about these black rocks at water’s edge, something in the blue water that is
not lost on me: it may be the angle of the honu’s fin as it swims past, it may
be the smell of the ocean breeze, the rhythm of the ocean’s swell or the call
of song birds.
sit where he sits, and at the same time, be surrounded by his ancestors’ bones.
They lie all around him in the sparse green areas scattered among the black
rocks. We swim here, surrounded by graves on all sides. But it’s also a place
of refuge and healing for the living.
diving, for the ethic, for its historical significance. The ethic is pure and
amoral, informed by 2,000 miles of ocean in every direction. The Pacific’s law
is simple and clear: eat or be eaten. It’s not that this ethic governs humans
or their actions on the island, that would be more than we could handle, but in
this ocean ethic is a lesson of a purity that serves to teach the following: be
here, now. Time slows here, everything peripheral matters less, everything
essential matters more.
remember that my story includes 59 winters. The Korean’s would tell me I’ve
seen 60 winters … that first one was a doozy, I’m sure. I don’t remember it, I
was tucked in and smaller than a sea urchin.
over the rocks to the Pacific, I was playing guitar and singing – for maybe the
two-hundredth time – that song from Captured
Angel, Dan Fogelberg’s album of September, 1975.
when we had to turn the album over to hear the second side), is called “The
Last Nail.” It’s about the last nail which closed the coffin on a relationship.
The songwriter finally realized it was over, for she had taken on a husband and
child and was living in Pennsylvania. Nail in the coffin, songwriter moves on.
gardens and graves/ I watched you grow to be a woman/ living on promises that
nobody gave to no one/ they were given to no one.”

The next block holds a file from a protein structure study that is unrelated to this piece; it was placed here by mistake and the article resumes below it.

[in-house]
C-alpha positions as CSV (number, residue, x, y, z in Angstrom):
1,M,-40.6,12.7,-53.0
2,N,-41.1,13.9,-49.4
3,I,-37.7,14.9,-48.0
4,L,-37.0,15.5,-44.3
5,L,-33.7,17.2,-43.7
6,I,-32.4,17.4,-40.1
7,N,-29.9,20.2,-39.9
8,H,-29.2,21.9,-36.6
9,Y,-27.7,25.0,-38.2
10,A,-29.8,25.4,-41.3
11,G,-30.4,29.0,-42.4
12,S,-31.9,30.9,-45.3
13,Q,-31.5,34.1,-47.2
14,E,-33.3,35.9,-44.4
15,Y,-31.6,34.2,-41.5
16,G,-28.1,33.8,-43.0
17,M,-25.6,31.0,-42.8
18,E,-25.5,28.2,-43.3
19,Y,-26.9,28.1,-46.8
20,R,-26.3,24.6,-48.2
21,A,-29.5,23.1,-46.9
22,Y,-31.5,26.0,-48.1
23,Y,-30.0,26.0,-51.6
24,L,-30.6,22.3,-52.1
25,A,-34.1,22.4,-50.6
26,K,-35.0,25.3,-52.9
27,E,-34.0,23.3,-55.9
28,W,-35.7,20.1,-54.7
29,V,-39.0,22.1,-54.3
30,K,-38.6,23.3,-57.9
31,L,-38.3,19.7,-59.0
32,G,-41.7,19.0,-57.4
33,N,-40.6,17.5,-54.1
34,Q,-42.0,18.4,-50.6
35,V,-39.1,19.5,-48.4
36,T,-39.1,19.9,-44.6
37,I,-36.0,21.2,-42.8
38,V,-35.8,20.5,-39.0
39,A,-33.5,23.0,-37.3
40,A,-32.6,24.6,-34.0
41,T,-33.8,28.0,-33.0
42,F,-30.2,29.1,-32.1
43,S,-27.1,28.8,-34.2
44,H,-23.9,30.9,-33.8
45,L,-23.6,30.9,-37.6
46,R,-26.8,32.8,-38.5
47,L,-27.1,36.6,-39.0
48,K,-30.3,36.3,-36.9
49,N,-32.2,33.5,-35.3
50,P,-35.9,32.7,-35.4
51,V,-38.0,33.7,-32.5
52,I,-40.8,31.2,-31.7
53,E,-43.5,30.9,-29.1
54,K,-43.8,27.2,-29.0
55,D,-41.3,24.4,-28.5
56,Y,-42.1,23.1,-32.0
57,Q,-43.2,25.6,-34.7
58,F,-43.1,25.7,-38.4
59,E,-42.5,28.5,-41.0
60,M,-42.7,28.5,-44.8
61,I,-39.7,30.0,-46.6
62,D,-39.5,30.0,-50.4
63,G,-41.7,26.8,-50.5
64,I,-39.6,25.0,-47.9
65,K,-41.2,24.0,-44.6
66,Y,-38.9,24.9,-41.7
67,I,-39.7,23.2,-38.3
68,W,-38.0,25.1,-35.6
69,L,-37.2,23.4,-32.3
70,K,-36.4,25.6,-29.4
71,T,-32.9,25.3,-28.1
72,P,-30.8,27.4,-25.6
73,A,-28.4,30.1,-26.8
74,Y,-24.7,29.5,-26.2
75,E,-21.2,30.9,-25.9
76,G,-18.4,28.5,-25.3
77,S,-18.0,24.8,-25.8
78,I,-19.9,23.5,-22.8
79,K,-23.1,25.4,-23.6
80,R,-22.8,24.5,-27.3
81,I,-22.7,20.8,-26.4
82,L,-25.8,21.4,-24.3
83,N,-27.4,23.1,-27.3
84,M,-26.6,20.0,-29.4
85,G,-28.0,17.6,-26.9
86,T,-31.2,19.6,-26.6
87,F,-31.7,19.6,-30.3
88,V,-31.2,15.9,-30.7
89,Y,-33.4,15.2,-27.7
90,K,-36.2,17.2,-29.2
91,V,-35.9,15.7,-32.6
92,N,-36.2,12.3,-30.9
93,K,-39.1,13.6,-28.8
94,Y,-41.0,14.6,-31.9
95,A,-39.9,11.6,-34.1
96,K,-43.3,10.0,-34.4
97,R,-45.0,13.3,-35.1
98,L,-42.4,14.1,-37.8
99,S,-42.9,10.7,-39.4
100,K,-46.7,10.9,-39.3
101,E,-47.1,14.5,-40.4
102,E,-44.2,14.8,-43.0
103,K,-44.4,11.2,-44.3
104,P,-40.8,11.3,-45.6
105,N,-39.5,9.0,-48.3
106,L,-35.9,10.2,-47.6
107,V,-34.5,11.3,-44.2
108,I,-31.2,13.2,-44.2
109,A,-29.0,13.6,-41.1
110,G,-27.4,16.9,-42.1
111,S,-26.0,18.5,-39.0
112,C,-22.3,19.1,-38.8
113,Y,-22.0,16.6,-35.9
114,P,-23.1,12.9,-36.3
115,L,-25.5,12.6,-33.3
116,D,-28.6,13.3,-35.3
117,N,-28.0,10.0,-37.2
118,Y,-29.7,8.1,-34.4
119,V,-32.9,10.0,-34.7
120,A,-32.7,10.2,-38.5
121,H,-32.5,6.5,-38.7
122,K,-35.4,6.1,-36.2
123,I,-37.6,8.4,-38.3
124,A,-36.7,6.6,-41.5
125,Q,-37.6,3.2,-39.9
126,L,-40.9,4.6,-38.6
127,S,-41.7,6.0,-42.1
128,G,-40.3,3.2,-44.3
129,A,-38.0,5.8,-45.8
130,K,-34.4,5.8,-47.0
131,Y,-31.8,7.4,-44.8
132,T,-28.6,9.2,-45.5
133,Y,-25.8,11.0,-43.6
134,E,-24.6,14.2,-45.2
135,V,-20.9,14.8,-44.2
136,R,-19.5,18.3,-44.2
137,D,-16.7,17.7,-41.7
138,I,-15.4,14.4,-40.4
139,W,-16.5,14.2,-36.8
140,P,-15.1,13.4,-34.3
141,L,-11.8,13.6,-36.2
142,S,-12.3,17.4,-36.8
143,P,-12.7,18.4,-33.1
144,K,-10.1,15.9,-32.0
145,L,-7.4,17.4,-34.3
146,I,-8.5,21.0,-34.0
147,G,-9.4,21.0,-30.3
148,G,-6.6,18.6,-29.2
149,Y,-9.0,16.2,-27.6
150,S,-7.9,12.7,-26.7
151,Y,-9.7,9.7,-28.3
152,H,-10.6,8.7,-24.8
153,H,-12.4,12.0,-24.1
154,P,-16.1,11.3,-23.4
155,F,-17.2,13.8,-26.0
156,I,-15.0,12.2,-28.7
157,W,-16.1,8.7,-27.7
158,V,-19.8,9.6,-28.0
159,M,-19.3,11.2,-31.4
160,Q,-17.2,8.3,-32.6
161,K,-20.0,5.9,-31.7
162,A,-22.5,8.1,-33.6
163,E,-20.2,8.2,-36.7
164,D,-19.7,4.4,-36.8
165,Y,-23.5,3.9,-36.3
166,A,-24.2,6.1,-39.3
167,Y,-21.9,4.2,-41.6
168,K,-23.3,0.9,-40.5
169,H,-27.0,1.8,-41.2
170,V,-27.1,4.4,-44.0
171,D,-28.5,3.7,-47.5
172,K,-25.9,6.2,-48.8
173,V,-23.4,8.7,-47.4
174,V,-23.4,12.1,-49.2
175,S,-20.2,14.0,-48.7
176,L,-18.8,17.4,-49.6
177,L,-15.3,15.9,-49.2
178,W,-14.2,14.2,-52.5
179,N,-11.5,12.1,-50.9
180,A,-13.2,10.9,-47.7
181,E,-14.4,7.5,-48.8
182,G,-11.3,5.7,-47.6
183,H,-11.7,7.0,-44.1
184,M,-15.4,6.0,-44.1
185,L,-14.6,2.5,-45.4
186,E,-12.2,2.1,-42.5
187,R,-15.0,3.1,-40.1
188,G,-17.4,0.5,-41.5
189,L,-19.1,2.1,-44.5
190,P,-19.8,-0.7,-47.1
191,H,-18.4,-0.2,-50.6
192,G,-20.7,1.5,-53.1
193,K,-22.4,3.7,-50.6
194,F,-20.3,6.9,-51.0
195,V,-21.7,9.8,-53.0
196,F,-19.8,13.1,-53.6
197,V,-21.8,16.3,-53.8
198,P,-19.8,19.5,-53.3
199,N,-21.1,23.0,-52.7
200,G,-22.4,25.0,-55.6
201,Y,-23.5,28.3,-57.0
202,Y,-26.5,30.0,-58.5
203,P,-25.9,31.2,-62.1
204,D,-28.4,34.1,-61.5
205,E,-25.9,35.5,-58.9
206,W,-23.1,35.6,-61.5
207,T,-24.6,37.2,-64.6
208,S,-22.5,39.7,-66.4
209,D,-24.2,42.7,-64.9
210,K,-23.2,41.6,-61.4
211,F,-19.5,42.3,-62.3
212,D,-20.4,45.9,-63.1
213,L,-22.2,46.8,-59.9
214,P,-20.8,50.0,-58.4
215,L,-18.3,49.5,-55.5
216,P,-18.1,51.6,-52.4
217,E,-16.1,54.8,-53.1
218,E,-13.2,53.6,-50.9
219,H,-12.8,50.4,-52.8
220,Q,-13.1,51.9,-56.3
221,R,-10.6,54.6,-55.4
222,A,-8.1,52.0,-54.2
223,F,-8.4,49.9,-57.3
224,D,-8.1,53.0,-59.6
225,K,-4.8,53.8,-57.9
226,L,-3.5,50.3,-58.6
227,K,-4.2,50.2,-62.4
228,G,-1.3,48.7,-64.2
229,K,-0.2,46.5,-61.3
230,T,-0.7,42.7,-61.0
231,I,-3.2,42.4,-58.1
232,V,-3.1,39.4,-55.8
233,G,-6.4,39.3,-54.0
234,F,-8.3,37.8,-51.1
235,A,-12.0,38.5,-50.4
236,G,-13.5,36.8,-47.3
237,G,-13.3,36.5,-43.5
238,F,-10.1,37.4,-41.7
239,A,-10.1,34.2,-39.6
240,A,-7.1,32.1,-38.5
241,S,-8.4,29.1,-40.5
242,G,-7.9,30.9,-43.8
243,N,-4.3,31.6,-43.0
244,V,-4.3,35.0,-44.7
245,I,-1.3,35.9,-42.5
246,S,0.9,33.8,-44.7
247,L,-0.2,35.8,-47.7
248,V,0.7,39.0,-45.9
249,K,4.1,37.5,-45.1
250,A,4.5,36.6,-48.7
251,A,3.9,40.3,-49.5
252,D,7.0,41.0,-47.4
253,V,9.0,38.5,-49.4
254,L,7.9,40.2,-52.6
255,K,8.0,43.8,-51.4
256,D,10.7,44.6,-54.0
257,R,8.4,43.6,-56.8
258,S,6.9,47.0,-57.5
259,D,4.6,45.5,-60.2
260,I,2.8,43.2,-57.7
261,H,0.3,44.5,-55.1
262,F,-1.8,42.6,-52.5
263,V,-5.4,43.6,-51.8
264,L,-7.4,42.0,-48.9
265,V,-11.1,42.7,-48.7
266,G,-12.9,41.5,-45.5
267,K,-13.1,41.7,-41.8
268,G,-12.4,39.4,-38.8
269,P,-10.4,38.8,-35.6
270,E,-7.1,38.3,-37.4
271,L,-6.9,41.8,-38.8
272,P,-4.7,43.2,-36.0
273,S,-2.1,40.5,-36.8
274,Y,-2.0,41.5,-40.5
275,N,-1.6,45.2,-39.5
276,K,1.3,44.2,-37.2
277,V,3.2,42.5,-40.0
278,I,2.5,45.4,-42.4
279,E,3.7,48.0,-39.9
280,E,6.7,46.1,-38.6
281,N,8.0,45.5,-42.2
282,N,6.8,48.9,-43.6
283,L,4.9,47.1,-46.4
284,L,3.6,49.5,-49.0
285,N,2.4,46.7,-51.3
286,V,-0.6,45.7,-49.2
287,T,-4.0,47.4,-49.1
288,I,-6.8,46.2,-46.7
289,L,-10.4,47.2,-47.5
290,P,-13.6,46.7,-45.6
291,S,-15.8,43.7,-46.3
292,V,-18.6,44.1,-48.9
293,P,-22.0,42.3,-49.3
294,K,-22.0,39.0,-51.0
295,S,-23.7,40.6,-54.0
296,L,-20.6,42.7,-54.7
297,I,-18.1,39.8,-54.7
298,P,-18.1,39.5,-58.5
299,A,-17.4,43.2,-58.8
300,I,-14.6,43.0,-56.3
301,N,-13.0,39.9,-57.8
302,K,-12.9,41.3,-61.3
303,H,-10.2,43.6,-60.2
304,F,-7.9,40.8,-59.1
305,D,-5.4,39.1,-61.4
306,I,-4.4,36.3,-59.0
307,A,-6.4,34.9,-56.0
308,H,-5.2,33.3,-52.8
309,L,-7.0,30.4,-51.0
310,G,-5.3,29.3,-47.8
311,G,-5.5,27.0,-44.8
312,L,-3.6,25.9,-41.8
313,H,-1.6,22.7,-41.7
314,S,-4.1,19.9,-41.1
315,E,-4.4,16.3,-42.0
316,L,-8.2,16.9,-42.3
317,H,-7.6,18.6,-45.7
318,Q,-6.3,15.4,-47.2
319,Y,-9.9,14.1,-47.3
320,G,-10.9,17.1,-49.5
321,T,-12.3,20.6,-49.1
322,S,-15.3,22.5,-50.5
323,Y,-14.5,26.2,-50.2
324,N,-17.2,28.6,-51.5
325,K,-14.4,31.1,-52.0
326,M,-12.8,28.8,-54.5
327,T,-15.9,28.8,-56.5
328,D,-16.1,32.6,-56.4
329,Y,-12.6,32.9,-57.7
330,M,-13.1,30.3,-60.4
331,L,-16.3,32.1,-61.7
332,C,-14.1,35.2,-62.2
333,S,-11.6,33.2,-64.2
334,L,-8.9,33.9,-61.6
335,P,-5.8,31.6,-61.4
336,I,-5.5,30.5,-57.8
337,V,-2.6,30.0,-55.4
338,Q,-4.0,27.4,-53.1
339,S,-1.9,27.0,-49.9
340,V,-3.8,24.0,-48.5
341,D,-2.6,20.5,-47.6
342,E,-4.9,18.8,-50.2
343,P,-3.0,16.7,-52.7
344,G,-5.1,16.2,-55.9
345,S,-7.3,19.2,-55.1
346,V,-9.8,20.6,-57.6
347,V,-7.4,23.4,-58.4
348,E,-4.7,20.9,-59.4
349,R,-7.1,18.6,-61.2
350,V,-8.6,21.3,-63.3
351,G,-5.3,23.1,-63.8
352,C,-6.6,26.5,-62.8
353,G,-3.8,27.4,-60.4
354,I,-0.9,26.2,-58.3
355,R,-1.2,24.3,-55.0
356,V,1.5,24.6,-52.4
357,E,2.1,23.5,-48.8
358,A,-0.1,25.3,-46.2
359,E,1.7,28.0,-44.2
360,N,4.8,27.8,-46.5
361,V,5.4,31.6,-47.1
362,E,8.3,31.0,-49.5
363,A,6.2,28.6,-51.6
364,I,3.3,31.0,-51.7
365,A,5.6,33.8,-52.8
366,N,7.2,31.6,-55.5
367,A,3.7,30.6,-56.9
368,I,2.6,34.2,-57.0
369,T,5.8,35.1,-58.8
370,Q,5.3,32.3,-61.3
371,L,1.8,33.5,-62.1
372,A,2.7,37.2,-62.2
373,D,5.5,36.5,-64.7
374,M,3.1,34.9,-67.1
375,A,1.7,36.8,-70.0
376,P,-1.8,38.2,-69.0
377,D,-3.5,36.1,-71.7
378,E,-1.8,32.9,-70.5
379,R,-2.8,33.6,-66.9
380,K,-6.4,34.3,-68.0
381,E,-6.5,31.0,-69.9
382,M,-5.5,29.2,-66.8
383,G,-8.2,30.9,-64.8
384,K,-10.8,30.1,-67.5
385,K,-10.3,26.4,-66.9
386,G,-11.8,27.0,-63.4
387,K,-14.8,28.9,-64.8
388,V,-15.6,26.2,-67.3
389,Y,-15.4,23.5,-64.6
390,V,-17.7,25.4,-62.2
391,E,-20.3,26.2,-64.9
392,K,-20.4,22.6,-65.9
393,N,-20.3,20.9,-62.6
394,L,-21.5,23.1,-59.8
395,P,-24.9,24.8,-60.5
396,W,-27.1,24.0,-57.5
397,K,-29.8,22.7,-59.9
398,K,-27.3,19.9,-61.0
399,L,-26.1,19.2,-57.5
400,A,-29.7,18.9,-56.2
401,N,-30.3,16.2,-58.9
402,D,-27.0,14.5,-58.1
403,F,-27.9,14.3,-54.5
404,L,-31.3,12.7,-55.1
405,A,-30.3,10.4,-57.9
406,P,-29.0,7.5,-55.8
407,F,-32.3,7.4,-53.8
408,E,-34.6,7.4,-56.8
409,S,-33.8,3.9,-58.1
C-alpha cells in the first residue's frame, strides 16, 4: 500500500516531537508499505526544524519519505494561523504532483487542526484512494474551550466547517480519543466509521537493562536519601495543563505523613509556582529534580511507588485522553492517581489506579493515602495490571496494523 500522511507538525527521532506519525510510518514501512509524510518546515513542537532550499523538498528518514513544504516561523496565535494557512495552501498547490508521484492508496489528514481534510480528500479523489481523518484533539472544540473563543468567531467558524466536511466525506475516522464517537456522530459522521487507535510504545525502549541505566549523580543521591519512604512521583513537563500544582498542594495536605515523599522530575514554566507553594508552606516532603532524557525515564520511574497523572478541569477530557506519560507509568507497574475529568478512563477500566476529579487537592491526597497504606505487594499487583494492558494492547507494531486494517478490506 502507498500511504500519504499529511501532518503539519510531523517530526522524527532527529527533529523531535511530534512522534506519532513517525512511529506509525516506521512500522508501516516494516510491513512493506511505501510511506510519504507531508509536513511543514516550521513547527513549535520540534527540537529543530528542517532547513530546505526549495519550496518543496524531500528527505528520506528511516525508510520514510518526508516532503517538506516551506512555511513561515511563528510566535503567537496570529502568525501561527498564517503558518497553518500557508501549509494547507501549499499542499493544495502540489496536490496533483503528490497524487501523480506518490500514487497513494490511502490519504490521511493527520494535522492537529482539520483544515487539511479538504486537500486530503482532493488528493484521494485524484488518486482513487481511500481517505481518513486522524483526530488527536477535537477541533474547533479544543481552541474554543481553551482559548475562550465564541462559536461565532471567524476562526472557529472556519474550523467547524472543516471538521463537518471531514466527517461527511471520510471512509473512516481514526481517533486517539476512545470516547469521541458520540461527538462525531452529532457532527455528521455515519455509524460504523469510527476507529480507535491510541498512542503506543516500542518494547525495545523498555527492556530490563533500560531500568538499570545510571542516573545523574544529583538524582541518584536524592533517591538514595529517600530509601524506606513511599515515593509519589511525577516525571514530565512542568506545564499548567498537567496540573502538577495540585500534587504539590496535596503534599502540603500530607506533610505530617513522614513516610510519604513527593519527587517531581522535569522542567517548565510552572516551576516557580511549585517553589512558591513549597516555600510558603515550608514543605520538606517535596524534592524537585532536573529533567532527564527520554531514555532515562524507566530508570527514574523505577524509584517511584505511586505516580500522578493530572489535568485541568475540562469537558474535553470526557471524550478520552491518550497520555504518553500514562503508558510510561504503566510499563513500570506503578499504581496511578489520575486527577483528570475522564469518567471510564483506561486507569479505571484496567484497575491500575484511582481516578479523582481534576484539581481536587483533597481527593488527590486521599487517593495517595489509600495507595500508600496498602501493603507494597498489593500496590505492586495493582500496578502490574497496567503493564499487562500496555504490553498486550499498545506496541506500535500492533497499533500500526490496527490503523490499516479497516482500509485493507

then, when a line, carried in your own bones over two oceans, across three
countries and three decades becomes organic. Right in front of me, I saw
beauteous Hawaiian gardens growing over the graves. I was sitting in the middle
of gardens and graves. I had sung it in India, in Canada, in Wisconsin and
Michigan, in the Dakota’s and on Long Island, but it was different this time.
but this time … I sang it a little more slowly and it sank a little more deeply
and I watched my friends slow down a little more completely and I felt a little
more centrally that yes, the periphery is here, in this place of deep slowness and
death. But here too, this place provides moments of life, rest and healing.
Soon, I will go to two-step and once again gently splash into the deep blue. Here, I am fully in the gardens and graves. I am in that song, and with that dear
songwriter whose ashes are scattered in Maine.
the laboratory, not in the pub where we find our rest and healing; it’s where
the gardens and graves meet. Volcano behind, ocean ahead, moon above, gardens
and graves around. I sing, but this time, I sing it a little more slowly.
Richard, Curt, Kona, Mark, David, Mike; Debbie, Monica, Pam, Serena, Chee,